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  • Andrew M. Durso
    Florida Gulf Coast UniversityUniversity of Geneva
  • Isabelle Bolon
    University of Geneva
  • A.R. Kleinhesselink
    University of California, Los Angeles
  • M.R. Mondardini
    University of Zürich
  • J.L. Fernandez-Marquez
    University of Geneva
  • F. Gutsche-Jones
    University of Zürich
  • C. Gwilliams
    University of Zürich
  • M. Tanner
    University of Zürich
  • Christopher E. Smith
  • Wolfgang Wüster
  • F. Grey
    University of Geneva
  • R. Ruiz de Castañeda
    University of Geneva
Species identification can be challenging for biologists, healthcare practitioners and members of the general public. Snakes are no exception, and the potential medical consequences of venomous snake misidentification can be significant. Here, we collected data on identification of 100 snake species by building a week-long online citizen science challenge which attracted more than 1000 participants from around the world. We show that a large community including both professional herpetologists and skilled avocational snake enthusiasts with the potential to quickly (less than 2 min) and accurately (69–90%; see text) identify snakes is active online around the clock, but that only a small fraction of community members are proficient at identifying snakes to the species level, even when provided with the snake’s geographical origin. Nevertheless, participants showed great enthusiasm and engagement, and our study provides evidence that innovative citizen science/crowdsourcing approaches can play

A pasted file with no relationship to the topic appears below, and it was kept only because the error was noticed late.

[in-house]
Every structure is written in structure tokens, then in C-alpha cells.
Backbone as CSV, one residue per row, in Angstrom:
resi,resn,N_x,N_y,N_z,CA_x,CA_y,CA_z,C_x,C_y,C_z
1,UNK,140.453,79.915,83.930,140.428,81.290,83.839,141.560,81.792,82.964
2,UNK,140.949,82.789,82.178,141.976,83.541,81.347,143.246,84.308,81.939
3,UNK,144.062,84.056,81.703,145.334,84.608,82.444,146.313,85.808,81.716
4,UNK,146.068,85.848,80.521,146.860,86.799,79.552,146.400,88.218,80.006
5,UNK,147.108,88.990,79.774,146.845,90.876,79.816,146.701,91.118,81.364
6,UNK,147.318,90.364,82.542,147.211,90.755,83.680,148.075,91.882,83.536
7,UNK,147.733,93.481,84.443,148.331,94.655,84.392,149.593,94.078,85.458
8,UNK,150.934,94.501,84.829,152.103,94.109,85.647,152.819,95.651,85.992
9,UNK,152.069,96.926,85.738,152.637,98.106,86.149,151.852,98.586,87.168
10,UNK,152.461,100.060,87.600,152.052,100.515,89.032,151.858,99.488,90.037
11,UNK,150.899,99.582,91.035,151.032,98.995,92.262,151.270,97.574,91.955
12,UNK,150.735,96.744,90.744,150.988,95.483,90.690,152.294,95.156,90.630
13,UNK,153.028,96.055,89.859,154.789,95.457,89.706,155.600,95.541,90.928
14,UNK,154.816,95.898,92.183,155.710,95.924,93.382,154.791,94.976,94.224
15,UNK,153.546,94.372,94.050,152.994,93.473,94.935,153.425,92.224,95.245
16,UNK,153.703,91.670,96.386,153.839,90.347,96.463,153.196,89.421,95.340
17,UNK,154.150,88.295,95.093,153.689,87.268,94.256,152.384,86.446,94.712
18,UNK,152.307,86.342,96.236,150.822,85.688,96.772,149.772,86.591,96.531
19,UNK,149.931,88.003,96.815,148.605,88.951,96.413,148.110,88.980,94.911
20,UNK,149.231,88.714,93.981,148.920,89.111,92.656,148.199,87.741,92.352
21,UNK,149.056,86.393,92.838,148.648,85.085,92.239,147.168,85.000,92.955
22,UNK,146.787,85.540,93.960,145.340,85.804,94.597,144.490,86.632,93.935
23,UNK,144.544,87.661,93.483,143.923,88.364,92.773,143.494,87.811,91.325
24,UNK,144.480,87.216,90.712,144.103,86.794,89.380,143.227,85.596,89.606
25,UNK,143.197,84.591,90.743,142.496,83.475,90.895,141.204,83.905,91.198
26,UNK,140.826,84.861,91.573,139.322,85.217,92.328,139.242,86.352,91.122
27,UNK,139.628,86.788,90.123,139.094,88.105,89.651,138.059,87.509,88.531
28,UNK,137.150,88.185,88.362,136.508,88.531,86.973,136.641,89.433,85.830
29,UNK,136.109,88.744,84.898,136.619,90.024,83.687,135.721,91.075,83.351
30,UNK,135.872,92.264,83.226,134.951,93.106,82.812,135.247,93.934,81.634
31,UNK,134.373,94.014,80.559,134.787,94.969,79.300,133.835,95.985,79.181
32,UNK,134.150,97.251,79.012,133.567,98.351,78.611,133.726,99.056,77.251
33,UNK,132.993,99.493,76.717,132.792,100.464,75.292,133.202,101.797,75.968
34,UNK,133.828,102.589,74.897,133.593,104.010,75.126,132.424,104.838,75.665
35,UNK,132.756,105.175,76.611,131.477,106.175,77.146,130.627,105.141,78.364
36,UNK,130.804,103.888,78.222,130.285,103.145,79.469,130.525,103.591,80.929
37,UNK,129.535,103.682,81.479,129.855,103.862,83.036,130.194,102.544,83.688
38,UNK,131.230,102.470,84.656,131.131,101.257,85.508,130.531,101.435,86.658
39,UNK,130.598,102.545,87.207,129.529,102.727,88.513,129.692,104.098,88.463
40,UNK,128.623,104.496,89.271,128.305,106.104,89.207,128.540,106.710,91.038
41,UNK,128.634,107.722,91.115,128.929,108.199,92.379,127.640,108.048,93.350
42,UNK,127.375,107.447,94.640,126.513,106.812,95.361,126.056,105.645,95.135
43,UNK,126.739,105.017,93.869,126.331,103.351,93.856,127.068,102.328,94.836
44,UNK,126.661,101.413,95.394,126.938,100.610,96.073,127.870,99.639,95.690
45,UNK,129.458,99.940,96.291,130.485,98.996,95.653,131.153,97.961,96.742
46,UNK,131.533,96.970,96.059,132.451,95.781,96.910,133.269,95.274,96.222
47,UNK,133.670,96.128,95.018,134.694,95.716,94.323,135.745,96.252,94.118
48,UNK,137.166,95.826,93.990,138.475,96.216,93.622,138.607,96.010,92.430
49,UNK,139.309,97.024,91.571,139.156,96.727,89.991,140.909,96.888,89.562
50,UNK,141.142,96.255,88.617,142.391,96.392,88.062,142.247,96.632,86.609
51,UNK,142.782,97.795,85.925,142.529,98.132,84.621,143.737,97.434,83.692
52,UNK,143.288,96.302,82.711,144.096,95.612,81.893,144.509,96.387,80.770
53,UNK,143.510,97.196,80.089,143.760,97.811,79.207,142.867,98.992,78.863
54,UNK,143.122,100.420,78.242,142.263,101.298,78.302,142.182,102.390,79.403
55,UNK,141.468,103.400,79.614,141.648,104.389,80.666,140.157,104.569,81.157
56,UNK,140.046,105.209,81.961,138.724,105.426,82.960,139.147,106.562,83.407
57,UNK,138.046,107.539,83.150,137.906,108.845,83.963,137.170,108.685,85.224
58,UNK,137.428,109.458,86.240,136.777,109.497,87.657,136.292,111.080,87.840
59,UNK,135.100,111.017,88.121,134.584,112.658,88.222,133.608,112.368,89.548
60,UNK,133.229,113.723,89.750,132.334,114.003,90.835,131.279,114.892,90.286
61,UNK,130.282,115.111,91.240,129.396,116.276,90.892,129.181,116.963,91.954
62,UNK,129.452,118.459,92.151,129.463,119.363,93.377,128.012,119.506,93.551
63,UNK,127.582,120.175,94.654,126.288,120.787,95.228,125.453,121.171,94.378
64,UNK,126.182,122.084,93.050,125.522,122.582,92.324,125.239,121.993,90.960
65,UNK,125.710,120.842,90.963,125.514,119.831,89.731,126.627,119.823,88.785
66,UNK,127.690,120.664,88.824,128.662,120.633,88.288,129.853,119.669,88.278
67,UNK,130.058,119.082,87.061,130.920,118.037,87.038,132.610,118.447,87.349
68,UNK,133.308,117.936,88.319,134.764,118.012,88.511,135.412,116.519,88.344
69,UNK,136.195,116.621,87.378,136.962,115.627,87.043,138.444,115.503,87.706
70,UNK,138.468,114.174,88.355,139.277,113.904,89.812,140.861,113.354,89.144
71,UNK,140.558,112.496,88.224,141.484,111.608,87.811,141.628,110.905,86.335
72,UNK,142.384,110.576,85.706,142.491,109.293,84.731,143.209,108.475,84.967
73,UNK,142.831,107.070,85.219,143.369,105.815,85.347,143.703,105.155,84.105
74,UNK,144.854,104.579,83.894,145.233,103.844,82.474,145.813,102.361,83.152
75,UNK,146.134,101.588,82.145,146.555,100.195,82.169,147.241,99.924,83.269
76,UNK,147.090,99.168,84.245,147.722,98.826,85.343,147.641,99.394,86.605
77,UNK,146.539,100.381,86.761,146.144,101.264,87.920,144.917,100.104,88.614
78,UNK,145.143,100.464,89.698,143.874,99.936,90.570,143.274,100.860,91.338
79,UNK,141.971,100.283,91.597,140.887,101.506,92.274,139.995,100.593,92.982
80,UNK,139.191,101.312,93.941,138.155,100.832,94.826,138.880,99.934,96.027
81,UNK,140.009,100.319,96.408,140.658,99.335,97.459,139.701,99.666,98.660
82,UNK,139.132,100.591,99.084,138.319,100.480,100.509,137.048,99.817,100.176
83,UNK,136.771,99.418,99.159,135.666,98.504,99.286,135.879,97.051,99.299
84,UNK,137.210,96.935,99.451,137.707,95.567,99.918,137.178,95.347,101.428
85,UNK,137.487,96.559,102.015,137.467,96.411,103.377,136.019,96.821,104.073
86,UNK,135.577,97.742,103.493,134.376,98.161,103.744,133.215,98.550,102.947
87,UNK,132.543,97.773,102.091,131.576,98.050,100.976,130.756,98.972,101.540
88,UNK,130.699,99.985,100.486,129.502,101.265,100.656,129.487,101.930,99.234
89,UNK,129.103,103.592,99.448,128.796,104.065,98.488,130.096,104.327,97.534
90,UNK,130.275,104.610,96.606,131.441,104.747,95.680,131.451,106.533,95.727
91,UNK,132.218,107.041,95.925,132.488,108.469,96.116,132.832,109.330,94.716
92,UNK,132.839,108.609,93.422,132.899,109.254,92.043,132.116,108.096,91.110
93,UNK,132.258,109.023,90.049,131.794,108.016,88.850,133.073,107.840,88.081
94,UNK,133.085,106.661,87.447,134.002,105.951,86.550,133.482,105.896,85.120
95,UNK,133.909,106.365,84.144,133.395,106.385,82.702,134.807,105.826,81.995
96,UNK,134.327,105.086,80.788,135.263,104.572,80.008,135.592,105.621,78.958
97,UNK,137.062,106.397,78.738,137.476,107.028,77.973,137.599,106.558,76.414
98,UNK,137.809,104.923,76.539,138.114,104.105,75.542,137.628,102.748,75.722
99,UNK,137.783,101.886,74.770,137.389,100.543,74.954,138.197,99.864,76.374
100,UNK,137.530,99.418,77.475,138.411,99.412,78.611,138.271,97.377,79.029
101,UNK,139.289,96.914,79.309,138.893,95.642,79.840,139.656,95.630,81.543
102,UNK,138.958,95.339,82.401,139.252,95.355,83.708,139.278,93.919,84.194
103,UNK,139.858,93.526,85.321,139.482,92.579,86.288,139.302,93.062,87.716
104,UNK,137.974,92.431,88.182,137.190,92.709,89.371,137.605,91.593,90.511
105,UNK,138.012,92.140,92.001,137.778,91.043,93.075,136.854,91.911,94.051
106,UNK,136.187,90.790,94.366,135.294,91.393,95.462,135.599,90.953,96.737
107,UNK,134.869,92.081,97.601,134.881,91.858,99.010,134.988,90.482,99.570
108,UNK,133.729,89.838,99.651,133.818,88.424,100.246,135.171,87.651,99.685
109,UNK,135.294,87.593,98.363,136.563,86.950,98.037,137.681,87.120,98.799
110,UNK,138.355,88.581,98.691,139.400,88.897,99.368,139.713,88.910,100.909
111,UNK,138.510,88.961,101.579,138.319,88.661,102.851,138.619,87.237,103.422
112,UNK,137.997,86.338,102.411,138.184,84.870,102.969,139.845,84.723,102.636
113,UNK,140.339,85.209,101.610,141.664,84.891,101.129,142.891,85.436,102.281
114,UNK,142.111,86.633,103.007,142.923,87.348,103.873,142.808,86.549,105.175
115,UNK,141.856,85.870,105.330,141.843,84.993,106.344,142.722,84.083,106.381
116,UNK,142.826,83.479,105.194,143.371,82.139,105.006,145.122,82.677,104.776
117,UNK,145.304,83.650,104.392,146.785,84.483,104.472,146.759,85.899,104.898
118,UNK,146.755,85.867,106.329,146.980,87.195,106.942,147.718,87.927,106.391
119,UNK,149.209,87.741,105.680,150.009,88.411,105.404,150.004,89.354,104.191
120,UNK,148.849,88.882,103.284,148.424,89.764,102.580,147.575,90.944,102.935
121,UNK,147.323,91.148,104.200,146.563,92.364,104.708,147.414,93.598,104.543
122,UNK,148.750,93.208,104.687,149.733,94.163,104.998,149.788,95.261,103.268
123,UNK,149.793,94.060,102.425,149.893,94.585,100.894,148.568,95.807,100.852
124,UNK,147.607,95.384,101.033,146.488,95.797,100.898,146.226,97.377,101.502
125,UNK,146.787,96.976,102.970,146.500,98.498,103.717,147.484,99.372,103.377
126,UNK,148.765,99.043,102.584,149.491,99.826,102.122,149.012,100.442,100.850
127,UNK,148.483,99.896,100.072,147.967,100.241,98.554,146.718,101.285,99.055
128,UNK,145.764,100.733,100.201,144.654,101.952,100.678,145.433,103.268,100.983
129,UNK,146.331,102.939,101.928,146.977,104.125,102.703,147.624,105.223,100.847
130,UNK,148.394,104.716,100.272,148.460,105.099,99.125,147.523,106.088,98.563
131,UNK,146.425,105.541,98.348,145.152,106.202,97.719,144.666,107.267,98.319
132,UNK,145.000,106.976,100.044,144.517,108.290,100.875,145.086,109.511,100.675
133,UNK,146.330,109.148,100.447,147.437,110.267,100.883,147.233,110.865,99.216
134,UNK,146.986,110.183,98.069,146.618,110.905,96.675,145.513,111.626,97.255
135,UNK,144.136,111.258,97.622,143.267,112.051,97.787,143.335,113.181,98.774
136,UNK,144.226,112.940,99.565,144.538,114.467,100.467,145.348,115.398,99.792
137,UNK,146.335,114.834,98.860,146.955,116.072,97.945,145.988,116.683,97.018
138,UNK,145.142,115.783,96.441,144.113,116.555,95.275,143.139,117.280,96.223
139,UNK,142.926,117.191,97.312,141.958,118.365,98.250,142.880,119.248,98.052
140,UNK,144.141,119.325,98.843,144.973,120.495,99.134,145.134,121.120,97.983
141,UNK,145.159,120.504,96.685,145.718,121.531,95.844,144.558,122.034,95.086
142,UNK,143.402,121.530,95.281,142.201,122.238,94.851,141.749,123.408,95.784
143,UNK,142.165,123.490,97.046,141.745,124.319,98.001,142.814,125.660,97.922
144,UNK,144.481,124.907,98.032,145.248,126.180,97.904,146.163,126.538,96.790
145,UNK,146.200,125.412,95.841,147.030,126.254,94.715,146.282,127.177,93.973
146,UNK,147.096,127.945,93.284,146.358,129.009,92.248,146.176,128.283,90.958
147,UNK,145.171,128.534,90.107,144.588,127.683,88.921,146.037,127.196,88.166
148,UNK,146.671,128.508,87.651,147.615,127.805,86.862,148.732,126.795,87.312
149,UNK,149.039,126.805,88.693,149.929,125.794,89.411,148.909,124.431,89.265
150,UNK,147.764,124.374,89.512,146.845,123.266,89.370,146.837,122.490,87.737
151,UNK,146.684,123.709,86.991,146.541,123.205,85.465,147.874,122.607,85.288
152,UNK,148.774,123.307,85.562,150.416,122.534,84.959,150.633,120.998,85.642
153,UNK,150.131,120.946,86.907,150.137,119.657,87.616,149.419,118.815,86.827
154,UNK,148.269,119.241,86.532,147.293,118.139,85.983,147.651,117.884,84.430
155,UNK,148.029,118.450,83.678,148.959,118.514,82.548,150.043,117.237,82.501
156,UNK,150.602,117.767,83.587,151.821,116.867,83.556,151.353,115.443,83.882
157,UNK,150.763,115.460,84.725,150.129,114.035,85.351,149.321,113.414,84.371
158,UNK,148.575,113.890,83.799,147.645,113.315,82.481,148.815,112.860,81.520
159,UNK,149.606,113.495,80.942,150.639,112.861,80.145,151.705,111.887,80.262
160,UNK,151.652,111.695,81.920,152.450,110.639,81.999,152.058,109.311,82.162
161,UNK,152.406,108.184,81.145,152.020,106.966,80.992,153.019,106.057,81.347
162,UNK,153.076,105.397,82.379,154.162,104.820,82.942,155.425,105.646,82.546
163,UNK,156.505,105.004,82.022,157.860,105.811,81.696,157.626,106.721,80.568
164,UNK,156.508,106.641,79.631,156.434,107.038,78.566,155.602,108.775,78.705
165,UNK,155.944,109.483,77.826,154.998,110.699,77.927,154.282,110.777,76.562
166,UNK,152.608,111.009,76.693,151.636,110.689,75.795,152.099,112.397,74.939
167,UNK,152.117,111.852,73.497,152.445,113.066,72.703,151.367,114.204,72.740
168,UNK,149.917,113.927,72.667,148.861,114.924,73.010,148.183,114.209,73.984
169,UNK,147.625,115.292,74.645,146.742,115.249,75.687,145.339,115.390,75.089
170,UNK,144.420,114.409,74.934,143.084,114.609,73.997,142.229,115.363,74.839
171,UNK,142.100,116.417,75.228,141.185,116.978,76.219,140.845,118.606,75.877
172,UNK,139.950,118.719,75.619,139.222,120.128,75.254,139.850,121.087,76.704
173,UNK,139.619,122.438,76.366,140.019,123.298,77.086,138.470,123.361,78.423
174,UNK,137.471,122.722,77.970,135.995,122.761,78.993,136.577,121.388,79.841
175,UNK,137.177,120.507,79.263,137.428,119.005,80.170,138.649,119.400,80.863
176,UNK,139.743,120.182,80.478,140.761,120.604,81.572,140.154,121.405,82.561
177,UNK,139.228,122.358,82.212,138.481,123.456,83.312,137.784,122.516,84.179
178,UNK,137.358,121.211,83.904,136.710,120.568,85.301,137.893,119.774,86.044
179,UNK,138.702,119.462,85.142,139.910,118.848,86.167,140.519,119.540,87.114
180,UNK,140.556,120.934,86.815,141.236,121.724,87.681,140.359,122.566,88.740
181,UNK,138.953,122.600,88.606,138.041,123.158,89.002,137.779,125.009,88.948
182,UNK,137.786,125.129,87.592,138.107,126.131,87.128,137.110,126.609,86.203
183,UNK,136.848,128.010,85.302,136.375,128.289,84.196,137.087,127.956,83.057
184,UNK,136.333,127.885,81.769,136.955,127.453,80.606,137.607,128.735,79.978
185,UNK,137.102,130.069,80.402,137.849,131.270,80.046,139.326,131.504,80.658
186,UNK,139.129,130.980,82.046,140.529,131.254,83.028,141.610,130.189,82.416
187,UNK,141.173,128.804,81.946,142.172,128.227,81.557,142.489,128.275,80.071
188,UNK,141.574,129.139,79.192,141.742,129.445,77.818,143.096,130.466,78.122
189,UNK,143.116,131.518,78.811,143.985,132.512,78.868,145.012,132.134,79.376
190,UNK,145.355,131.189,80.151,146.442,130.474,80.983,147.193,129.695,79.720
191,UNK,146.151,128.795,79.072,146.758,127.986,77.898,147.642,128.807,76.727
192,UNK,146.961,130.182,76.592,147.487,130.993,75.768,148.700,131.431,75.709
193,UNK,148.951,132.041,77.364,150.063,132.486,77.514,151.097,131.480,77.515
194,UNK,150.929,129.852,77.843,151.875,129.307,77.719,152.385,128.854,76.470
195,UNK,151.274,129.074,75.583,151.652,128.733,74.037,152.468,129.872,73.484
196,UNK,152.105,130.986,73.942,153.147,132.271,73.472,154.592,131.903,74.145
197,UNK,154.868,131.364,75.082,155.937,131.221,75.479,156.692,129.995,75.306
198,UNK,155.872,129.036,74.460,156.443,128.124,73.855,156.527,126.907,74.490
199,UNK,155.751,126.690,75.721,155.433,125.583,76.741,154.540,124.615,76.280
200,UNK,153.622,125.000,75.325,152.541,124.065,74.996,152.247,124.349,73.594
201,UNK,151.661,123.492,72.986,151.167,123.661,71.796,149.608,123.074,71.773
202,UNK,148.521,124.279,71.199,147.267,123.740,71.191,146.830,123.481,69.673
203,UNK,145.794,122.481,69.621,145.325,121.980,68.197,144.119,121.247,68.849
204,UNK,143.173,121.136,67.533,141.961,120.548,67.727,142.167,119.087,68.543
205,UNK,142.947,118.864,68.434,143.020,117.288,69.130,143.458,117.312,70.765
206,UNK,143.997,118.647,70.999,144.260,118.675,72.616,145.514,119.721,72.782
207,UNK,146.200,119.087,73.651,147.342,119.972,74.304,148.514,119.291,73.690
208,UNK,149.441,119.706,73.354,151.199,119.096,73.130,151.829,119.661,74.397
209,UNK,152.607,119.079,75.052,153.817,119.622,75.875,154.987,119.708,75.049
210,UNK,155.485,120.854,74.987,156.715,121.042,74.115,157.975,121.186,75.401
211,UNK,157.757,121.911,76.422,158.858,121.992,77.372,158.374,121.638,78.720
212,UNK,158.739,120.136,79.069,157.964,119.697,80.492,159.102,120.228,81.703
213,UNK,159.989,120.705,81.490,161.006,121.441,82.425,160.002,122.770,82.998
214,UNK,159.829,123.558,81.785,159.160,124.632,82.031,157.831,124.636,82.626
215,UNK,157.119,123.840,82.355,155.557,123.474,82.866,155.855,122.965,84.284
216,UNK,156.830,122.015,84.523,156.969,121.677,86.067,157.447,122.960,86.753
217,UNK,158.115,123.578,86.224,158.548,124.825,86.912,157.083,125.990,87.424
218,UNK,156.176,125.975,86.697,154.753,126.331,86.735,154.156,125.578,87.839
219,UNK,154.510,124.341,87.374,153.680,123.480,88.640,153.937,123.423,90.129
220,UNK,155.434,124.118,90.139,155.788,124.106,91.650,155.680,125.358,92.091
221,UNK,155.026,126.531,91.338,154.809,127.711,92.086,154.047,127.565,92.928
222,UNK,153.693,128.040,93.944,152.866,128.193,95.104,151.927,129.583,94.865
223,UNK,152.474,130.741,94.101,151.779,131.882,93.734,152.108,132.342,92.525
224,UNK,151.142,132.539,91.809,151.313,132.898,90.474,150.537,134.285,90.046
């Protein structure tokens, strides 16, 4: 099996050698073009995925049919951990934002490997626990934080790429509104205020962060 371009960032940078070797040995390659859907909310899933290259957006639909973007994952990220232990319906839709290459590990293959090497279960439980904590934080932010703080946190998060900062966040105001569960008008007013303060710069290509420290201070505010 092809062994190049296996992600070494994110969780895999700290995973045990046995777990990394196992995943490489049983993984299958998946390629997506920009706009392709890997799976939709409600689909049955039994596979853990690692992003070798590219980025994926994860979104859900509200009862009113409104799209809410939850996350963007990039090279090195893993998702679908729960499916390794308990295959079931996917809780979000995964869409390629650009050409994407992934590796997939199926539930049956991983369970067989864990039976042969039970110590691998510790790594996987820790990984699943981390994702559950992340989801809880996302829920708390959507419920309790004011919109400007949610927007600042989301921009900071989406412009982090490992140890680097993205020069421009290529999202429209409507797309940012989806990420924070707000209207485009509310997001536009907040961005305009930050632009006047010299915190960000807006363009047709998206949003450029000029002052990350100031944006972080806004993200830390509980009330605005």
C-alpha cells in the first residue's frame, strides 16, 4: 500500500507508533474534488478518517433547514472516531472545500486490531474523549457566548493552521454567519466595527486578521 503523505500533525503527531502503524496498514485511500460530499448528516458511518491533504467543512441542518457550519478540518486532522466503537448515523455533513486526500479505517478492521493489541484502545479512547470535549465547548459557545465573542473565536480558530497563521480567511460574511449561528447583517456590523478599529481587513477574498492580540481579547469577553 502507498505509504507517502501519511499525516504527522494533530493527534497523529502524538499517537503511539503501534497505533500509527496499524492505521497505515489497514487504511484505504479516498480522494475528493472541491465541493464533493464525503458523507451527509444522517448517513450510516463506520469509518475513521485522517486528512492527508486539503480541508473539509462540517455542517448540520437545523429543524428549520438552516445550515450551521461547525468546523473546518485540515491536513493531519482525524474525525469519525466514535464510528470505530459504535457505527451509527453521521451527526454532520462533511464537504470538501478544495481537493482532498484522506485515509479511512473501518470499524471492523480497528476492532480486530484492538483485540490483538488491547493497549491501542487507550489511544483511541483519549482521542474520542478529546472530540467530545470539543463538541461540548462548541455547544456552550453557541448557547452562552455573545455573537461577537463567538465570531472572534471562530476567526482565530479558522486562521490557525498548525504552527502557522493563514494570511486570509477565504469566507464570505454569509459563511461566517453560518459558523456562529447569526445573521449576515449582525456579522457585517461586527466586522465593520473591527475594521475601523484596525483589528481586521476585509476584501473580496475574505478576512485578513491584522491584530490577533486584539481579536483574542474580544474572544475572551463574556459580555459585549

significant roles in training and building capacity. Although identification by an expert familiar with the local snake fauna will always be the gold standard, we suggest that healthcare workers, clinicians, epidemiologists and other parties interested in snakebite could become more connected to these communities, and that professional herpetologists and skilled avocational snake enthusiasts could organize ways to help connect medical professionals to crowdsourcing platforms. Involving skilled avocational snake enthusiasts in decision making could build the capacity of healthcare workers to identify snakes more quickly, specifically and accurately, and ultimately improve snakebite treatment data and outcomes.


  • biodiversity, citizen science, item response theory, misidentification, online challenge, venomous snakebite
Original languageEnglish
Article number201273
Number of pages21
JournalRoyal Society Open Science
Issue number1
Publication statusPublished - 13 Jan 2021

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